The couples in the images on the conference-room wall are holding hands. They’re strolling on the beach, gazing moon-eyed across restaurant tables. They look attractive and sophisticated—and remarkably similar. Only their faces are different.
On this winter morning in 2004, a strategic planner from a boutique ad agency has tacked up art from dozens of advertisements for luxury hotels in the Ritz-Carlton Hotel Company’s Chevy Chase, Maryland, offices. He has done it to prove an absurd truth: nearly every brand in the category uses the same imagery, the same tonality—everything but the same models. He gives the company’s executives time to absorb the scene, then issues a challenge. “Which of these ads,” he asks, “is yours?”
The question couldn’t have been more relevant. Not long before, Simon Cooper, Ritz-Carlton’s president and COO, and Bruce Himelstein, senior vice president of sales and marketing, had arrived from parent company Marriott eager to liberate Ritz-Carlton from the coat-and-tie formality that had characterized the chain since its 1983 inception. One obstacle, as the planner—Mark Miller, of Los Angeles–based Team One—had so vividly identified, was its dated marketing formula. But that stale imagery was symptomatic of a deeper, more fundamental problem: how to invigorate a brand freighted with a concept of luxury as it existed in 1927, when the original Ritz-Carlton opened in Boston?
The hotels themselves stood firmly in another era, their heavy drapes closed against the sunlight. The public spaces within were dark, full of wood and marble, and overtly masculine. Their dining rooms served the usual American standards with gracious formality but little verve. And every property looked more or less identical: a cross between an Italianate mansion and an English country manor as it might have been outfitted by Donald Trump. Until a guest emerged blinking into the bright Phoenix morning, he could have been in Philadelphia…or Tysons Corner, Virginia…or most any Ritz-Carlton in the world. “We had no sense of place,” remembers Herve Humler, a 25-year veteran of the company and now the president of Ritz-Carlton International. “Even Kapalua had the portrait of someone’s grandmother on the wall.”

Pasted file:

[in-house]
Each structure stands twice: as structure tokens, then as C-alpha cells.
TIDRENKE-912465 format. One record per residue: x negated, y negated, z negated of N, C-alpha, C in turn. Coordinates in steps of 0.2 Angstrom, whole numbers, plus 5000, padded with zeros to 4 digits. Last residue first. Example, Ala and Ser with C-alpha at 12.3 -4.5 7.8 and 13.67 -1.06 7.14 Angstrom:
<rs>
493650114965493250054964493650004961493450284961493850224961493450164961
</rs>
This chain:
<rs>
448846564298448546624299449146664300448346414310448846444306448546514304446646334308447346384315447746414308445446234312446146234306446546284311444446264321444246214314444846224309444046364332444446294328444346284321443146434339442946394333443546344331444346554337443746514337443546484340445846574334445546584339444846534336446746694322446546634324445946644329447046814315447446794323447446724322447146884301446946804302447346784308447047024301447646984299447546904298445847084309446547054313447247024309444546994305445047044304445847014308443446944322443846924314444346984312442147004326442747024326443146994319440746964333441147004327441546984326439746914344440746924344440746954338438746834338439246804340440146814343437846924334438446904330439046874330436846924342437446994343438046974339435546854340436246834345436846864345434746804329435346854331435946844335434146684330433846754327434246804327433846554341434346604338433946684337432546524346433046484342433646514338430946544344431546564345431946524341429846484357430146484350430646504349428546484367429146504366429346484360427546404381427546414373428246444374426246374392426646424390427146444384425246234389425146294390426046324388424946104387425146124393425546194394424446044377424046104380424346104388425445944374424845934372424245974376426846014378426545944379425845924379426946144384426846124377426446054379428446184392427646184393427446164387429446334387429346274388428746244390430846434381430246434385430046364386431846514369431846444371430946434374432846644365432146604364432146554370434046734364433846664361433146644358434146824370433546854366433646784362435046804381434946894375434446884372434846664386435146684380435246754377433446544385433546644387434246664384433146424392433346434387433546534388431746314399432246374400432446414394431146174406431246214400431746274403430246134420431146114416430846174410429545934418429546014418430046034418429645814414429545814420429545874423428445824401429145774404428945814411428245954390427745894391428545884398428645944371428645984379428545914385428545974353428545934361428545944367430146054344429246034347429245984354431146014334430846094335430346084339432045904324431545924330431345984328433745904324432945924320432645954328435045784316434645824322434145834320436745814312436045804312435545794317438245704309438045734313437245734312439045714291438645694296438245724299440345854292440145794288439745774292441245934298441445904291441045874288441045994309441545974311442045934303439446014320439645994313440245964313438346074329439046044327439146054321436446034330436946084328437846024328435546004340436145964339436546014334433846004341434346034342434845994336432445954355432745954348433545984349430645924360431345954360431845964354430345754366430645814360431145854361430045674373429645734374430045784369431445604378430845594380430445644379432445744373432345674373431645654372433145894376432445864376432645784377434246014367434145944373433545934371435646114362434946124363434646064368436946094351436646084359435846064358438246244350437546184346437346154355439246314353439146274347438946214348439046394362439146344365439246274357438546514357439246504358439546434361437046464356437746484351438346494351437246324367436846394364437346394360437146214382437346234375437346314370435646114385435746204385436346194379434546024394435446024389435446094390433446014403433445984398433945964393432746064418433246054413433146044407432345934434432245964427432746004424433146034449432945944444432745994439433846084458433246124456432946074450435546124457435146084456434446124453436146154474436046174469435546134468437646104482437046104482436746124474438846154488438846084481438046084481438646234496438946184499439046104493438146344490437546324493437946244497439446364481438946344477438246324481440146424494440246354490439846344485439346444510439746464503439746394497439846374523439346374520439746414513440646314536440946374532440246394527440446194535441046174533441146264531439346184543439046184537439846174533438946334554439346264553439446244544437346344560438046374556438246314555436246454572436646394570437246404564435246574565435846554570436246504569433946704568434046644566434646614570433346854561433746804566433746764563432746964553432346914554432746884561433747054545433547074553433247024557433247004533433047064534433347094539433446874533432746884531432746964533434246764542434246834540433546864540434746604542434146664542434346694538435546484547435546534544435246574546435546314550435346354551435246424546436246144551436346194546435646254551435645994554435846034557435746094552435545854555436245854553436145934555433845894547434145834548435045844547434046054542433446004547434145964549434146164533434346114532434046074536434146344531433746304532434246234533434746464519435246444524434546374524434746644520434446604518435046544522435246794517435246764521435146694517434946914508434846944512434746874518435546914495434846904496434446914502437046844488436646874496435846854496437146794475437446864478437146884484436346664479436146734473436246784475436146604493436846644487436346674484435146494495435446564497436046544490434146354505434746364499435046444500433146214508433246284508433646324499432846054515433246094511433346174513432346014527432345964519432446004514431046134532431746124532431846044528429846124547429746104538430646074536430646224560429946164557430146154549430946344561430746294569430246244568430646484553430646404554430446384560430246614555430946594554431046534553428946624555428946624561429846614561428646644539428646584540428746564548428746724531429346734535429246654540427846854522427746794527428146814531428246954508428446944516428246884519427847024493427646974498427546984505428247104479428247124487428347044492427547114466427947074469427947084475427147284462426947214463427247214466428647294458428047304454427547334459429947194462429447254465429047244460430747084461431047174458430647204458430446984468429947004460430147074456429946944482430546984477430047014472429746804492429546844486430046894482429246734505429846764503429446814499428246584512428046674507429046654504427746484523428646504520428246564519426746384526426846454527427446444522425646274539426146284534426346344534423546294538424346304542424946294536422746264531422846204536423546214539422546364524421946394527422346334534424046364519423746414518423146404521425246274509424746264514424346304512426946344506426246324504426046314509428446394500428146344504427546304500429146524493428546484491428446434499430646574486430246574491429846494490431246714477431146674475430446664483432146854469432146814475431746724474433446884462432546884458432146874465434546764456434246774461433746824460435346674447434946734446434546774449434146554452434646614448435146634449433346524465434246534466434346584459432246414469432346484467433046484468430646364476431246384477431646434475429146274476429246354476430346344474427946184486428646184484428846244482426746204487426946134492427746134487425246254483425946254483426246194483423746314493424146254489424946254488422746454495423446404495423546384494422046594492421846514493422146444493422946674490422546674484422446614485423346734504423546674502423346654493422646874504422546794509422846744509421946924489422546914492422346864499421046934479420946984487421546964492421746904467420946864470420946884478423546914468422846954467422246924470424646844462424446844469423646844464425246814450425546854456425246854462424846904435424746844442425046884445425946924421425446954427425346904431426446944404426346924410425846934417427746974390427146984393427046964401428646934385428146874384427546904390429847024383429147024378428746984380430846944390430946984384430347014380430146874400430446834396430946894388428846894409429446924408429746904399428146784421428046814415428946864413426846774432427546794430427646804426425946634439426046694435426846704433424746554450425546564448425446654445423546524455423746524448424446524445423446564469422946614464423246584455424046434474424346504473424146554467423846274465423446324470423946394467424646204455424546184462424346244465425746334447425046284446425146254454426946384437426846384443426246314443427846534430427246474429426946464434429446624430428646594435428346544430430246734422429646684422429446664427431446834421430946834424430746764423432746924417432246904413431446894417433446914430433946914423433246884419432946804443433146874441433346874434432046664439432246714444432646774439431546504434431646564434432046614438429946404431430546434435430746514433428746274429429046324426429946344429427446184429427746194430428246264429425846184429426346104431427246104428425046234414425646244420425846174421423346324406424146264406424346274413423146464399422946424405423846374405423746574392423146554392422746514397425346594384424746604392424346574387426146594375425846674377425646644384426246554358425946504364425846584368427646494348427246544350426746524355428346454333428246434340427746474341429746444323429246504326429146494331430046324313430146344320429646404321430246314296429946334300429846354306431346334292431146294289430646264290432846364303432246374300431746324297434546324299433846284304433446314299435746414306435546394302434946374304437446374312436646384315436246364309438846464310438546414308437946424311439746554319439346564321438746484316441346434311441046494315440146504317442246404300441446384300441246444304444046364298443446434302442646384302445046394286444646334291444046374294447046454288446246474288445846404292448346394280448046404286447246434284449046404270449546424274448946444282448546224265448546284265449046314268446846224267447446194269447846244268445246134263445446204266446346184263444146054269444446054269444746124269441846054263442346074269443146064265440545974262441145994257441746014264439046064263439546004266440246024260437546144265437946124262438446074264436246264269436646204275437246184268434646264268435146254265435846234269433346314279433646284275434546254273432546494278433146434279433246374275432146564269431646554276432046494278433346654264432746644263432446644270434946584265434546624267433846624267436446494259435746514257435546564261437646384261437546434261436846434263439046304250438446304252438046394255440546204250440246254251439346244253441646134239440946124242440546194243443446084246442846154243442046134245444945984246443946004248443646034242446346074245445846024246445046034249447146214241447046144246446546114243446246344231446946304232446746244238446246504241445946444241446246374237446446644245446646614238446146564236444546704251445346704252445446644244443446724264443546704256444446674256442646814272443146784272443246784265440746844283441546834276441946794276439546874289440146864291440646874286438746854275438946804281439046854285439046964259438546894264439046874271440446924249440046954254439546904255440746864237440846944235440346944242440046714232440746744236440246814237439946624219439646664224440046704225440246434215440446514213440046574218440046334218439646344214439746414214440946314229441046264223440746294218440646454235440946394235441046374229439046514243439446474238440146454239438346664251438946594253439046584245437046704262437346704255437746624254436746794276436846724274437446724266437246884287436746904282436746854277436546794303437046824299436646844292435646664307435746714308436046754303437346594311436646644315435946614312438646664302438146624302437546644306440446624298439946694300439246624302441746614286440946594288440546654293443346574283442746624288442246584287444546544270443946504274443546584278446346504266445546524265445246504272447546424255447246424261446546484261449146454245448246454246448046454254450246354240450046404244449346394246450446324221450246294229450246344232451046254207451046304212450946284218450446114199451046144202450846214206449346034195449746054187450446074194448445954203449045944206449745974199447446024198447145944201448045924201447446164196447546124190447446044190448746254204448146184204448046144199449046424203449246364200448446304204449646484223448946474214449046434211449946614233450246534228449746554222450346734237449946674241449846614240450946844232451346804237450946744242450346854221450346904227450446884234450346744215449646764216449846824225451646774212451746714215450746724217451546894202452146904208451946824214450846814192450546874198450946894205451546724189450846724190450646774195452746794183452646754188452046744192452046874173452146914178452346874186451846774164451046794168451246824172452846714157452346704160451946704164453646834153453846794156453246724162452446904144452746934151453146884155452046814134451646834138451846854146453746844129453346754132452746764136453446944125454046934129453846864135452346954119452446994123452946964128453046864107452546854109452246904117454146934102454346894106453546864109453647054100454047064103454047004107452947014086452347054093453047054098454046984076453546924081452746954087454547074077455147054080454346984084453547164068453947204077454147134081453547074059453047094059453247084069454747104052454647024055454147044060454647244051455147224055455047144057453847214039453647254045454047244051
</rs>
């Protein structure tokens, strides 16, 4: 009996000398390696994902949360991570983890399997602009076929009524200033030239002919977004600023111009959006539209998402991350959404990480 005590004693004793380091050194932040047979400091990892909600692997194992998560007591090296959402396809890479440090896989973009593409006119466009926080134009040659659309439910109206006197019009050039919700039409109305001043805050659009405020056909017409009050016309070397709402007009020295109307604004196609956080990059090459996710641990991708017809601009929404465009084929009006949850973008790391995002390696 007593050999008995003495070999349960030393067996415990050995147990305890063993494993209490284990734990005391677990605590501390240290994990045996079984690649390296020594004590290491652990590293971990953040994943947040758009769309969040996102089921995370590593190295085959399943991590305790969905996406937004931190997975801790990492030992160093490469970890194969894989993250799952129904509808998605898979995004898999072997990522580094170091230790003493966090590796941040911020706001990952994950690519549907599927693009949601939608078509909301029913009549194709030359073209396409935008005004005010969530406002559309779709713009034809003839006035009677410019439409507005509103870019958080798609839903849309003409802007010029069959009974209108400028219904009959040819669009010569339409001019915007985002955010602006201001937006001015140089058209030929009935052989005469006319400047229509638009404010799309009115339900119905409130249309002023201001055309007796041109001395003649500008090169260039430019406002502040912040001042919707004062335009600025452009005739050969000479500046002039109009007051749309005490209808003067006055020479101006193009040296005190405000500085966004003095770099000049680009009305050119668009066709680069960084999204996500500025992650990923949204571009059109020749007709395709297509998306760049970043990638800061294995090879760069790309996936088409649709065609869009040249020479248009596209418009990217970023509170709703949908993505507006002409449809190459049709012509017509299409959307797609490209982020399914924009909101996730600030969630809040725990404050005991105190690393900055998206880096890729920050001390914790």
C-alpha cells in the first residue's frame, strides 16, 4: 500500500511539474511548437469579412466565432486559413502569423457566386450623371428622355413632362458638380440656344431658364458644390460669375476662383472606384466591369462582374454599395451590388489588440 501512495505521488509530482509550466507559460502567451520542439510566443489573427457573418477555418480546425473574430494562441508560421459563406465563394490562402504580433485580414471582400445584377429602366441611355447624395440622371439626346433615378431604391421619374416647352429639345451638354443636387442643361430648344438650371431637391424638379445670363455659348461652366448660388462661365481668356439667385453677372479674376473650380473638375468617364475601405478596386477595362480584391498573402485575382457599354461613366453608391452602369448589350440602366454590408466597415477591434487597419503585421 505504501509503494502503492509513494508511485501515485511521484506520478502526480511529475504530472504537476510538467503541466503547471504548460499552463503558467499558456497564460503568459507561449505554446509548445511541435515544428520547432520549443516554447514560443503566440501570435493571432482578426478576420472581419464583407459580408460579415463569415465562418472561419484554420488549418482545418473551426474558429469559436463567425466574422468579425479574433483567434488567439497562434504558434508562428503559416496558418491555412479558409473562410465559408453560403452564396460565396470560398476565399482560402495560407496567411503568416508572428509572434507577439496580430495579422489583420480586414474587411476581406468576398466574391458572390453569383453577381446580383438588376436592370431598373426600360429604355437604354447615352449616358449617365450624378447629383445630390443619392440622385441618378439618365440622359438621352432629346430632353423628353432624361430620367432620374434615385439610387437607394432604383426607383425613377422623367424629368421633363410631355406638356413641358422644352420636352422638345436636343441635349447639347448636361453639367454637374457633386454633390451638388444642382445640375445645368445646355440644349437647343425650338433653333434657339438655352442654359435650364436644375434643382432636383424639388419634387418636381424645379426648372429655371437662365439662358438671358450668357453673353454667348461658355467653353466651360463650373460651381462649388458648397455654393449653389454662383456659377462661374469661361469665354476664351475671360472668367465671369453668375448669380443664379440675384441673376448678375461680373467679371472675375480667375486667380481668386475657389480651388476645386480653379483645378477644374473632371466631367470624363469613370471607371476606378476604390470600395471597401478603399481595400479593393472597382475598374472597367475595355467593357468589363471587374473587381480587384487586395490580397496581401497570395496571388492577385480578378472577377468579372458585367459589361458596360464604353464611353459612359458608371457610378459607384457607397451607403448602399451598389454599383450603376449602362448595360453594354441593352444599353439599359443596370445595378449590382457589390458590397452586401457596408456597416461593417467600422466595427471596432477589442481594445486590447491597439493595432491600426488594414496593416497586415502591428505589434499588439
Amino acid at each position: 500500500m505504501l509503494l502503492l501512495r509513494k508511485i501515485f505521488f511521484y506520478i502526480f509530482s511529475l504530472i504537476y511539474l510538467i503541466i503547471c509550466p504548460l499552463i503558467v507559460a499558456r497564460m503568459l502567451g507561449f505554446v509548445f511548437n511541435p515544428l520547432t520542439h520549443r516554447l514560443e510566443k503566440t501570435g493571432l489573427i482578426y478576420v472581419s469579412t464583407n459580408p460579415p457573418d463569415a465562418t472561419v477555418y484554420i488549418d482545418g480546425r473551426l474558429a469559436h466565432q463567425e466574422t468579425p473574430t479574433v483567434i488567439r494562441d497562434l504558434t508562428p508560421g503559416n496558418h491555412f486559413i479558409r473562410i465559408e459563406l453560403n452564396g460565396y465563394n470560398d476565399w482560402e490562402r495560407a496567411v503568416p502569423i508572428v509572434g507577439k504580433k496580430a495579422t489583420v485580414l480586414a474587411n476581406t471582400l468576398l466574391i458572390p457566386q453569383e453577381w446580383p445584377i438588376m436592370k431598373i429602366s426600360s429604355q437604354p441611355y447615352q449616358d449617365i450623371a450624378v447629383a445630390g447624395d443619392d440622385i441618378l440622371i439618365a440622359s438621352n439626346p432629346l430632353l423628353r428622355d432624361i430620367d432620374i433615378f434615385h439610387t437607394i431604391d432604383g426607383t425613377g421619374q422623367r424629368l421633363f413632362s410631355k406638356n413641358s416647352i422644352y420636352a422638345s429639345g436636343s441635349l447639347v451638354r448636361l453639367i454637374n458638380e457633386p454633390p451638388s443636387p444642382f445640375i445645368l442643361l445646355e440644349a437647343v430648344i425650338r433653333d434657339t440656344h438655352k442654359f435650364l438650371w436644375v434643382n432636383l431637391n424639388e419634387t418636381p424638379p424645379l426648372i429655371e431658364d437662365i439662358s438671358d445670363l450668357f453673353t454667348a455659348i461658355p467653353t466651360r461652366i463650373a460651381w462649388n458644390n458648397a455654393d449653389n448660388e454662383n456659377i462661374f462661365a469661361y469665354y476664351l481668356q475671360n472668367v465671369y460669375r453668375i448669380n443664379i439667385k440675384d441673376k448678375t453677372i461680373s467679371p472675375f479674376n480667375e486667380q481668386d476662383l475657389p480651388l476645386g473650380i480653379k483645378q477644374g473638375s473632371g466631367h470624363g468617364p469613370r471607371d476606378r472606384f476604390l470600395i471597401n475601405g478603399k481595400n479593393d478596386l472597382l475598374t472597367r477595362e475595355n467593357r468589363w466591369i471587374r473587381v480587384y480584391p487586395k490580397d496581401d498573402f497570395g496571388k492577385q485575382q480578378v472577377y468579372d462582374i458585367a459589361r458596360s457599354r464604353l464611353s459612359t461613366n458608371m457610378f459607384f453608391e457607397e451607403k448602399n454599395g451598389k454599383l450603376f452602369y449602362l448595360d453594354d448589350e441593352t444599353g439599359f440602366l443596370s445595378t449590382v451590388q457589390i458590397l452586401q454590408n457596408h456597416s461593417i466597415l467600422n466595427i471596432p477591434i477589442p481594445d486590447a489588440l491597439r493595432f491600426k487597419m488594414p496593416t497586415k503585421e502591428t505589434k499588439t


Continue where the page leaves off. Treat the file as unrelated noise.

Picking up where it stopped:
Until Cooper’s ascendance, that’s just how Ritz-Carlton wanted it. “What worked initially was, build all the hotels the same so that people will recognize them,” says Himelstein, and such uniformity served it well. From 1983 to 1993, the brand grew from a single hotel to 30, while stamping an image of tasteful opulence on the consciousness of American travelers. Then the ground shifted. As wealth proliferated among the young, the innovative, and other demographic categories not typically associated with blue blazers and Hermès ties, a different cachet emerged: one favoring experiences that were unique, authentic, and not easily available for purchase. That might mean a trip to the sold-out Masters Tournament, a day of skiing on a pristine mountaintop, a glimpse of a celebrity. It didn’t mean a stay in one of the dozens of carbon-copy Ritz-Carltons around the world, no matter how polite the doorman.
The very predictability that consumers had found so desirable was now a hindrance to attracting a new generation. These “discerning affluents,” as Miller calls them, were willing to sacrifice the comfort of a familiar setting for an experience they could talk about back home. “What they want,” Miller says now, “is to collect stories.”
Toward that end, Cooper and Himelstein engineered one of the swiftest—and arguably most important—corporate makeovers in recent hospitality history, a paradigm shift that inverted Ritz-Carlton’s long-standing relationships to product and place. The first of the new Ritz-Carltons opened as something of an experiment in April 2003, in a retrofitted civic incinerator in Washington, D.C.’s Georgetown neighborhood. Another followed that New Year’s Eve in a restored Modernist landmark in South Beach.
These properties looked like no Ritz-Carlton before them—and felt different, too. Flexibility trumped bellhop livery. Sense of place subordinated continuity with the brand. To some loyalists both inside and outside the company, the changes seemed jarring, almost profane. When Team One was awarded the account in late 2004, replacing a conglomeration of various agencies, Miller found a chasm between those who believed the new approach would ultimately save Ritz-Carlton, and those who saw it as the road to ruin. “People who’d been with the company for years felt strongly that the dark wood and chandeliers defined the brand,” he says.
But Cooper had seen the future, and it didn’t include heavy drapes. His team of outsiders forged ahead. South Beach and Georgetown became models for the next wave of Ritz-Carltons, which were integrated into singular sites such as Bachelor Gulch, Colorado; downtown New York; Moscow, just off Red Square; and Beijing’s Financial Street. All of them use setting and local culture to determine design components, such as a cowboy bar in Bachelor Gulch and a feng shui–inspired floor plan and tea apothecary in Beijing.